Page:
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Faces of Homelessness Speakers' Bureau

Smiles Amidst Tears

By Luke Perry

When David came in to talk about working with the Faces of Homelessness Speakers’ Bureau, the first thing I noticed was his glasses. They were broken down the middle and scotch tape was the only thing holding them together. I wondered about the story behind the glasses. The next thing I noticed was how gentle and deliberate David spoke. I really wondered about his story.

I was a little worried about how he would do, as he has a speech impediment that limits the speed and smoothness with which he speaks. Sometimes people have a very difficult time opening up and sharing their lives with others, especially when it has to do with something as personal, and in our society, as shameful, as homelessness. Yet, that personal connection is exactly what makes the Speakers' Bureau so special.

David and another speaker, JoAnn, went with me to speak to a group of college students on Spring Break wanting to learn more about homelessness. JoAnn spoke first, powerfully sharing her story of how a young woman who graduated at the top of her class ended up on the streets of DC for 10 years. She spoke of how she overcame the difficulties in her life and now finds strength in sharing her story with others.

David followed JoAnn by saying, "For the longest time, I was one of the millions of Americans one paycheck away from becoming homeless." He talked about how he had trouble holding down jobs for various reasons. He developed congestive heart failure and had a stroke, which now affects his speech. Unfortunately, his last job was one in which he spent a lot of time speaking on the phone, so he lost it fairly quickly, and found himself unable to pay rent. His landlord allowed him to stay for an extra month, but he was evicted in the dead of winter, with nowhere to go.

All of a sudden, David was where he never thought he would be. "Now I was one of those people I used to look at with contempt, as if they weren’t even a human being," he said. He understood how it felt to be looked at as if he was "the dirt on the bottom of someone’s shoe."

David was a rookie on the streets and didn’t know a thing about where to get help, food, or even shelter. After trying to survive in the freezing cold for a week, he went to a nearby shelter that someone had told him about. He reflected on how he felt that the workers at the shelter looked at him as just another dirty bum. David soon discovered breakfast at Miriam’s Kitchen, but talked about how it was much more than just a meal. Even though they served breakfast where he was staying, he chose to walk the three miles to Miriam’s Kitchen because it was the one place he actually felt like a human being.

Midway through his speech, a steady stream of tears began rolling down my cheeks, as we were given a glimpse of how it actually feels to be homeless. I was compelled by David’s ability to open his heart to complete strangers. When he finished, there wasn’t a dry eye in the room. One girl left sobbing uncontrollably, but only to bring back a note for JoAnn and David that said:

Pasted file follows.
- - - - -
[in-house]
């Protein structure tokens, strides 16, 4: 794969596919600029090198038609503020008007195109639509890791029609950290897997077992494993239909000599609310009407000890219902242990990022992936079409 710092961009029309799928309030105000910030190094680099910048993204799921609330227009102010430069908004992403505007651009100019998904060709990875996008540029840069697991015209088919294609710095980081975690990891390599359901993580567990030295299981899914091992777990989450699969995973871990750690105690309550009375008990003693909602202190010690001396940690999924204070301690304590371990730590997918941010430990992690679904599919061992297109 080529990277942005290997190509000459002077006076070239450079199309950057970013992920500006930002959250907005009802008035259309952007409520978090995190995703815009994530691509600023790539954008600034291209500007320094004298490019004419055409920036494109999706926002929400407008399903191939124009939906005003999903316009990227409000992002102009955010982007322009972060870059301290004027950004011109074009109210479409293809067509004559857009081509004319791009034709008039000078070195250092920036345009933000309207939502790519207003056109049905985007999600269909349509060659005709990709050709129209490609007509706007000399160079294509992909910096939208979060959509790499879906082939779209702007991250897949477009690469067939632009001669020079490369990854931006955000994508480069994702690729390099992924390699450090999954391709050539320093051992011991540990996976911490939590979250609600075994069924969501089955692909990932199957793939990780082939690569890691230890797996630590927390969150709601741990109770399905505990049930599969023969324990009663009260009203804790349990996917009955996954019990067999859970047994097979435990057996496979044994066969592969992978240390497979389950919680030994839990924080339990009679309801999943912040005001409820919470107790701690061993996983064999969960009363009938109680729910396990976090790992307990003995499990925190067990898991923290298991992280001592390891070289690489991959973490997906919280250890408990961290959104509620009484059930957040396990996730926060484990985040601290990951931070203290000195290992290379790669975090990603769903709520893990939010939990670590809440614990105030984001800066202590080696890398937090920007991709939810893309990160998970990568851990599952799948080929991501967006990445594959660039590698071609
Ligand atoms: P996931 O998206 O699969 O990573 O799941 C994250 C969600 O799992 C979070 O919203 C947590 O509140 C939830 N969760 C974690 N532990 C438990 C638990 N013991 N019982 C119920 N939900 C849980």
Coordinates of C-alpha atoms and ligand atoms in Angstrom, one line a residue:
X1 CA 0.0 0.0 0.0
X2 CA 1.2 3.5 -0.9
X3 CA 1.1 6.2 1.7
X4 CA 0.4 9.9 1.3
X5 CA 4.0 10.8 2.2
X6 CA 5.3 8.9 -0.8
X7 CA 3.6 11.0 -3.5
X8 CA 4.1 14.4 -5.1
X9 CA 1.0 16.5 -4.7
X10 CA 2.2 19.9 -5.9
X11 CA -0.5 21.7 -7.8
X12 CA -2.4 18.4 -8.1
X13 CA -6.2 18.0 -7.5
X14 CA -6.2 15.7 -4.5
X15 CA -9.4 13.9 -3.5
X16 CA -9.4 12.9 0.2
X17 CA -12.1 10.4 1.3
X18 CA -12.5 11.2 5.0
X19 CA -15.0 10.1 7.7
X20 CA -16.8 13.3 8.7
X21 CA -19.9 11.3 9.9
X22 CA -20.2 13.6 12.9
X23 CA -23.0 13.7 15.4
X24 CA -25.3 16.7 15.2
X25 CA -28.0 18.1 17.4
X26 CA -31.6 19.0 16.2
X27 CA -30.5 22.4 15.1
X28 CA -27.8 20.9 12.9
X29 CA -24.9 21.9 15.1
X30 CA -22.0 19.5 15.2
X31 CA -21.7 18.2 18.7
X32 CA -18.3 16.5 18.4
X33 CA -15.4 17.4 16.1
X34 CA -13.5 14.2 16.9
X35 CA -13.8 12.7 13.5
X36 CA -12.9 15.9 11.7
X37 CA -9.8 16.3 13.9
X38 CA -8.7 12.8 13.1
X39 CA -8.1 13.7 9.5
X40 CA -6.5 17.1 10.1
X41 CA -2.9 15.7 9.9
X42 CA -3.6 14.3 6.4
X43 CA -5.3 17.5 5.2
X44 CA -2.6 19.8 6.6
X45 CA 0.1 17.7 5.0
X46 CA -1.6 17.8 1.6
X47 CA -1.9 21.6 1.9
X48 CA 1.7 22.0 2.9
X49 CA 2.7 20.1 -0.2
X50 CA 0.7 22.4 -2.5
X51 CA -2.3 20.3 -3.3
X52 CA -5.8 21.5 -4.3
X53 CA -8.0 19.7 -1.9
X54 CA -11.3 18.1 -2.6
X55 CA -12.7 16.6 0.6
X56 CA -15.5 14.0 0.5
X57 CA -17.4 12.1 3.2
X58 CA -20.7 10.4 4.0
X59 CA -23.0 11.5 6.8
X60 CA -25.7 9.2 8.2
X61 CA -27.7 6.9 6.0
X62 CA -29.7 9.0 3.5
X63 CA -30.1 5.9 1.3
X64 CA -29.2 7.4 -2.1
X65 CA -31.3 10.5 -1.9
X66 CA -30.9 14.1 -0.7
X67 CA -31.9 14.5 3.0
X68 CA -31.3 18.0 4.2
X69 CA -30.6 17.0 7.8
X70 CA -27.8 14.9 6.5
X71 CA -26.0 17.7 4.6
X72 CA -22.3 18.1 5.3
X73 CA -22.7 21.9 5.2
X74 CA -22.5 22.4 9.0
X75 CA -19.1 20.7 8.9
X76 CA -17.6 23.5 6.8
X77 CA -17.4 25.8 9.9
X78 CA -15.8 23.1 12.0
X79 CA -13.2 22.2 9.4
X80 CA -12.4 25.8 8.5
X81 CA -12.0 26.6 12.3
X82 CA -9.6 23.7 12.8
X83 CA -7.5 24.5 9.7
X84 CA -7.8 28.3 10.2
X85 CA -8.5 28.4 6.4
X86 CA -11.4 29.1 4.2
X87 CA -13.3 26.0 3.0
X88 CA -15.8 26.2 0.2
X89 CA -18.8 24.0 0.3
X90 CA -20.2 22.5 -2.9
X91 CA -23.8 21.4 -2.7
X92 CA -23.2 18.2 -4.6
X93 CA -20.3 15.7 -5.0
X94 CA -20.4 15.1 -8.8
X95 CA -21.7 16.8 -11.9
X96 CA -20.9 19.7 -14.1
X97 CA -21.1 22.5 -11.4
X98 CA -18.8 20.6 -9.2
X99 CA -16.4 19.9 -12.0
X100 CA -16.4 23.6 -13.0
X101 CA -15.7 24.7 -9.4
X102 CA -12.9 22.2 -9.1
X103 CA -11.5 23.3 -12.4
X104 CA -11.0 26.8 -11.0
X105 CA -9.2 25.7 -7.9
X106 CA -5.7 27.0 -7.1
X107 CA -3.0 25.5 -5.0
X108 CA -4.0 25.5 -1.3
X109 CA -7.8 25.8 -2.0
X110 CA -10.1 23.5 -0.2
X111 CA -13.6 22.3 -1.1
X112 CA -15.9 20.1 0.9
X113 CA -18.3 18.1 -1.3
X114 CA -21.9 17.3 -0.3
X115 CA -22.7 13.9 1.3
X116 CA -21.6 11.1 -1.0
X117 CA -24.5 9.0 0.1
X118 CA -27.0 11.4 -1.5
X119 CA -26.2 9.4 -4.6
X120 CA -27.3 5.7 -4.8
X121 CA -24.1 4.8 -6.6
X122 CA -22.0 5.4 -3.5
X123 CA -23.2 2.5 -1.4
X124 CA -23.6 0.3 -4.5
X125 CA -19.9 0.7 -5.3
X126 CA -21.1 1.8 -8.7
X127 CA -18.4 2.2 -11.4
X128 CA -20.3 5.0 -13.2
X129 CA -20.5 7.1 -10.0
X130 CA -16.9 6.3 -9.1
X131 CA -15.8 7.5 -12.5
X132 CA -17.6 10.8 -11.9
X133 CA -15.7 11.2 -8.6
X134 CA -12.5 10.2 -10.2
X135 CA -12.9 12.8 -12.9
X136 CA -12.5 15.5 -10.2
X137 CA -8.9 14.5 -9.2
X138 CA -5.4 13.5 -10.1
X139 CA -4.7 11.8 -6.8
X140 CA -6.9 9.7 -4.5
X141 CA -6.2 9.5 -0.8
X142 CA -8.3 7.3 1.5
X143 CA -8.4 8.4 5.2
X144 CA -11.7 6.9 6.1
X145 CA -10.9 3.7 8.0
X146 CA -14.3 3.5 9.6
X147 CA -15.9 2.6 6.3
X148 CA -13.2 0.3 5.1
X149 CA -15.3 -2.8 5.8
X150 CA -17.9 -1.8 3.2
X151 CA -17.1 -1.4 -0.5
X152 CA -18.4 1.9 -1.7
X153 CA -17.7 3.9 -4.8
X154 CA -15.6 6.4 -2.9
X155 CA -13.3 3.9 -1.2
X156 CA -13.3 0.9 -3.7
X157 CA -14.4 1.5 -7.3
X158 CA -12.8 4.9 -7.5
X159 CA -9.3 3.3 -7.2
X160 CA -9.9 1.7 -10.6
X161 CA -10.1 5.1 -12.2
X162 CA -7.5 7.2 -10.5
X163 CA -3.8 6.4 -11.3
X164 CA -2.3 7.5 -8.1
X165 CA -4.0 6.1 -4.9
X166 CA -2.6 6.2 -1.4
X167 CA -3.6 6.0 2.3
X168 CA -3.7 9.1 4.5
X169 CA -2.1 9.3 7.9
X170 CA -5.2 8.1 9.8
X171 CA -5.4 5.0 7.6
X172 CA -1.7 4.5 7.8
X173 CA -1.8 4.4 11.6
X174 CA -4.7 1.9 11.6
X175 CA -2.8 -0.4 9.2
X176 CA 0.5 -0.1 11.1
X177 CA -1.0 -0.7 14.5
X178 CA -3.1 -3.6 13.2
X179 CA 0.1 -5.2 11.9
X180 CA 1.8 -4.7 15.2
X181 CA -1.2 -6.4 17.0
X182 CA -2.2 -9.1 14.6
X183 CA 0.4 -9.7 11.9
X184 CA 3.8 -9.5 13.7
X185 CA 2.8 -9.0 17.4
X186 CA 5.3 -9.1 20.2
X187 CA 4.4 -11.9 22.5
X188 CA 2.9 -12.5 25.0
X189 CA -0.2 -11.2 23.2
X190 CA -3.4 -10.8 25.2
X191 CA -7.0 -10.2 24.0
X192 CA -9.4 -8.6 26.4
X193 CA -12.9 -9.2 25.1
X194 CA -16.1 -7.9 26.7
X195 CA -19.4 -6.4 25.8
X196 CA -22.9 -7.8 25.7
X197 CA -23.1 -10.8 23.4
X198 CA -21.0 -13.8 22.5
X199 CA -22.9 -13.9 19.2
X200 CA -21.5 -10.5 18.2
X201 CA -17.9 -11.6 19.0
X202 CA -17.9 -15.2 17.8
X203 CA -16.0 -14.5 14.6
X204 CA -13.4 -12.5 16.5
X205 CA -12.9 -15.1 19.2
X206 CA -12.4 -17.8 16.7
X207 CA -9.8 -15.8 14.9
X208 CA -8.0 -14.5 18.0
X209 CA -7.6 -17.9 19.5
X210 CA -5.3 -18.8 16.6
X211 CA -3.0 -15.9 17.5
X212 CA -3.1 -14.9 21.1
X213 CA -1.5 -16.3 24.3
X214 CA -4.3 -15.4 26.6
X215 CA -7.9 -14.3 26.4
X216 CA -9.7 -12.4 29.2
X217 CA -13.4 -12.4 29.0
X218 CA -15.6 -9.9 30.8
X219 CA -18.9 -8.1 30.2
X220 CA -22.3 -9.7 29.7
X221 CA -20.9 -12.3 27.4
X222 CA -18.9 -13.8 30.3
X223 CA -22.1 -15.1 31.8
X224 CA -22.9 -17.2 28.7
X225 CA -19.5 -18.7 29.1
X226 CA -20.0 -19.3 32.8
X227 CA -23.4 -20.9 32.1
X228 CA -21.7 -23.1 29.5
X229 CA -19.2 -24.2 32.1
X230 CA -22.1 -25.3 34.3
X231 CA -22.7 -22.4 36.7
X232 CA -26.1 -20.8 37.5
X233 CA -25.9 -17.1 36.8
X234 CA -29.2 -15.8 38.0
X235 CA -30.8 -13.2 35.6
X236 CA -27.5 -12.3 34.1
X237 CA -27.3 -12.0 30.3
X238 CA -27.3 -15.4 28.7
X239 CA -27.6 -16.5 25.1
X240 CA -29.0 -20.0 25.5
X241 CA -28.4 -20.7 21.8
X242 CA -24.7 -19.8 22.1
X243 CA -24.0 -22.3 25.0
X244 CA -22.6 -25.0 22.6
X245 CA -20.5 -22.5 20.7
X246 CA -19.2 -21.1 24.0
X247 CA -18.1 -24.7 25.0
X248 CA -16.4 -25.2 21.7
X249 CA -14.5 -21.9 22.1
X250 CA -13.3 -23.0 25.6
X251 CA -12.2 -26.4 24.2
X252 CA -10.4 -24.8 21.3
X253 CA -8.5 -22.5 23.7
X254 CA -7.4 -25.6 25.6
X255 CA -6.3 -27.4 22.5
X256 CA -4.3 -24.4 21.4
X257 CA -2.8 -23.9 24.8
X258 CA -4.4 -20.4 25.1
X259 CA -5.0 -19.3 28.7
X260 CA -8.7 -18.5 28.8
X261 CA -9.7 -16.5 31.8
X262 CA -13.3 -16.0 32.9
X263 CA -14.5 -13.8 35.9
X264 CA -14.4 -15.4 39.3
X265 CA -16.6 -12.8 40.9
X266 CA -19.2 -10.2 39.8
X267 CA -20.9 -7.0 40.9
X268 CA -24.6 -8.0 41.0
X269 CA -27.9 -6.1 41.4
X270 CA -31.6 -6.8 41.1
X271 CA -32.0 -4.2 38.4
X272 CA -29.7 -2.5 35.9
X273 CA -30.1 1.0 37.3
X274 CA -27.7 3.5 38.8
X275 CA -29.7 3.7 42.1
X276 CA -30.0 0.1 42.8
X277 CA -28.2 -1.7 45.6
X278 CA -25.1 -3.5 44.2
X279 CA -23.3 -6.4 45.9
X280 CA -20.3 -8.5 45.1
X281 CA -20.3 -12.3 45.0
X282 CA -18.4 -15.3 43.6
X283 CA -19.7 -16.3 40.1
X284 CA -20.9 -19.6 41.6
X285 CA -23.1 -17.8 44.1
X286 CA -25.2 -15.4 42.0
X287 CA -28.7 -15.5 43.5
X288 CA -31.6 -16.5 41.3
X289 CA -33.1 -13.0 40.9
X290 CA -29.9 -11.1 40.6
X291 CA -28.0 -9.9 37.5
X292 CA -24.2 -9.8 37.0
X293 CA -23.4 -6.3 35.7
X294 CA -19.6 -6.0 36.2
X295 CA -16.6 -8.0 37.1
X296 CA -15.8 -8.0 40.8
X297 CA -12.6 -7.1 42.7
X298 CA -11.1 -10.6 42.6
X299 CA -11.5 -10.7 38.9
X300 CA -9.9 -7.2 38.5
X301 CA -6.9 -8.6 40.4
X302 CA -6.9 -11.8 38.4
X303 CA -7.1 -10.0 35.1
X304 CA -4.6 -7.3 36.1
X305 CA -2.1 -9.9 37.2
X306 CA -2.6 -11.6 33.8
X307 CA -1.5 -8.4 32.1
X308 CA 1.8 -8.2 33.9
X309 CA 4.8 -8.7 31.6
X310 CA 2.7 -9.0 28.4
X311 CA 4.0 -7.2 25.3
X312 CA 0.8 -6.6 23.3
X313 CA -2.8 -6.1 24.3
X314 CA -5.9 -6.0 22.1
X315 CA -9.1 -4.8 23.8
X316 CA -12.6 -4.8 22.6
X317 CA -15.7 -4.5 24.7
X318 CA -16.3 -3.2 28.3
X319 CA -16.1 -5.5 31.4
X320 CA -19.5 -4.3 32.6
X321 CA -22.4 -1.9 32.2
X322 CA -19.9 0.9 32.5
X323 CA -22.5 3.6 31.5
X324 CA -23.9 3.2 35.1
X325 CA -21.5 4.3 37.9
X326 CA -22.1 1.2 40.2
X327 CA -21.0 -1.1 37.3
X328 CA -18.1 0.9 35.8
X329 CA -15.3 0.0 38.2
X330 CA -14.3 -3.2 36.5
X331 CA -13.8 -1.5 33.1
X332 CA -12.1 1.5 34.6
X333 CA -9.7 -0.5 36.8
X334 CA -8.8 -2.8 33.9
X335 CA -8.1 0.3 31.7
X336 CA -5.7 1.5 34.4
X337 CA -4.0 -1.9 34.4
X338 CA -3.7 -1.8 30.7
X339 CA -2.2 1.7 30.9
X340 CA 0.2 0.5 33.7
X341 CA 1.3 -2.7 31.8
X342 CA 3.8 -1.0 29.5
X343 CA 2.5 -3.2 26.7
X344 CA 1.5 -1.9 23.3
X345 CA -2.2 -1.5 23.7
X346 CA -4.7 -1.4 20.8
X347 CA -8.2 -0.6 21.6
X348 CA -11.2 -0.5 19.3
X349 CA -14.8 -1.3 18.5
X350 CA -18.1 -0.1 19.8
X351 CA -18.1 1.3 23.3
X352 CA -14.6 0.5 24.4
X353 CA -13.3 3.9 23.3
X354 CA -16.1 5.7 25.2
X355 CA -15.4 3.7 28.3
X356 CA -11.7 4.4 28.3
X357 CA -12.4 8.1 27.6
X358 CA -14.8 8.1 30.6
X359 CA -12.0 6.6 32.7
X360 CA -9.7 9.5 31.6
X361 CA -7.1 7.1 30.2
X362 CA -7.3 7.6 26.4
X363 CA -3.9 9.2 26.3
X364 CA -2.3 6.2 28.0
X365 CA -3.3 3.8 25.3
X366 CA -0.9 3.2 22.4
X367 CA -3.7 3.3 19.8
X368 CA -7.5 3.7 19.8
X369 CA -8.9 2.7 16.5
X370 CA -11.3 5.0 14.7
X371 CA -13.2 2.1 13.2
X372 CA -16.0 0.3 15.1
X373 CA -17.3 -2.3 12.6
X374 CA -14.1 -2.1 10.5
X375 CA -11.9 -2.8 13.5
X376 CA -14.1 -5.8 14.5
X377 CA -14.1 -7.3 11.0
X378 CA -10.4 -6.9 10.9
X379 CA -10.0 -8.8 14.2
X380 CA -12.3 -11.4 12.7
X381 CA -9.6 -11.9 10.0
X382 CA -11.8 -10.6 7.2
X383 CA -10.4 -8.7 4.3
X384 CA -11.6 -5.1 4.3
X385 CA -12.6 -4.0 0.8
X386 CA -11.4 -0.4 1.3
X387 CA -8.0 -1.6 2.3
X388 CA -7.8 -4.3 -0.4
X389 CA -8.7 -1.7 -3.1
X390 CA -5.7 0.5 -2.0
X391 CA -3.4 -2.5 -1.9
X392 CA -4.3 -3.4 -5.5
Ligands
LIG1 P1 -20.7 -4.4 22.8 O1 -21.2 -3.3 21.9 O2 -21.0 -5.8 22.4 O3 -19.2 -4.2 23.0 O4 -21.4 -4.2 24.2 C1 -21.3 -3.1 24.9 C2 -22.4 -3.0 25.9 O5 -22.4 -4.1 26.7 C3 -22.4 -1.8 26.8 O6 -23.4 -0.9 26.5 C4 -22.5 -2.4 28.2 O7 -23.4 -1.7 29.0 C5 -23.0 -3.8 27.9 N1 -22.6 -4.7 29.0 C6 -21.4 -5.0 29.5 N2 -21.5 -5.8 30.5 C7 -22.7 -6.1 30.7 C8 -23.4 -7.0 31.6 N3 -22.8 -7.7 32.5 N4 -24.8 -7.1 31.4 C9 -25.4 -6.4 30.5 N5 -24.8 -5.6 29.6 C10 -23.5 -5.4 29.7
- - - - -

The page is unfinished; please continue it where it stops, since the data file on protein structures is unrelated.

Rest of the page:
"I just wanted to let you both know- because I know I wouldn’t be able to say it without crying my eyes out. You both are amazing people, and I admire your strength, courage and willingness to share your stories. You are a motivation for a young person like myself to take action for the many social issues that our society needs to confront and make better. Thank you for coming and sharing all that you did. You touched my heart."

As David and JoAnn received a barrage of thank-you’s and hugs from tear-laden college students that they had only met an hour before, David smiled at me and said, "If I had known it was going to be like this, I wouldn’t have stood you up two weeks ago."

A few weeks later, Frederick, who was new to Speakers' Bureau, expressed some concern that he might cry while he spoke. I assured him that he would be fine, and that tears in this situation were not a bad thing. Frederick has been homeless for three years and spends his days shaking a cup full of change on the corner of 14th and K St. Yet, when he got up to talk for the first time, he didn’t speak about the struggles in his life. Instead, he spoke honestly and sincerely about the blessings and wonderful people in his life.

Frederick talked about "Miss Linda," and just the mention of her name brought tears to his eyes. One day she stopped and asked him why he was out on the streets. He finally told "Miss Linda" that he couldn’t read. The next time she saw Frederick, she asked him if he would like for her to help him read. The tears were streaming down his face as he said, "As soon as she asked me that, it was like everything just opened up and changed for the best." Since then they have been meeting weekly, and he soon hopes to be able to read the Bible and the newspaper. He went on to talk about all the wonderful people that stop to talk as well as listen to him, but most importantly give him a smiling face. Weeping uncontrollably in thanksgiving, Frederick’s own smile and spirit shone through brilliantly.

The Faces of Homelessness Speakers’ Bureau shares many struggles, victories, tears, stories, and tons of smiles. But most of all, we share ourselves. Through this, we are fighting homelessness, one person at a time.

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National Coalition for the Homeless
2201 P Street NW
Washington, DC 20037-1033
202-462-4822
info@nationalhomeless.org

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Page last modified: Oct. 11, 2011

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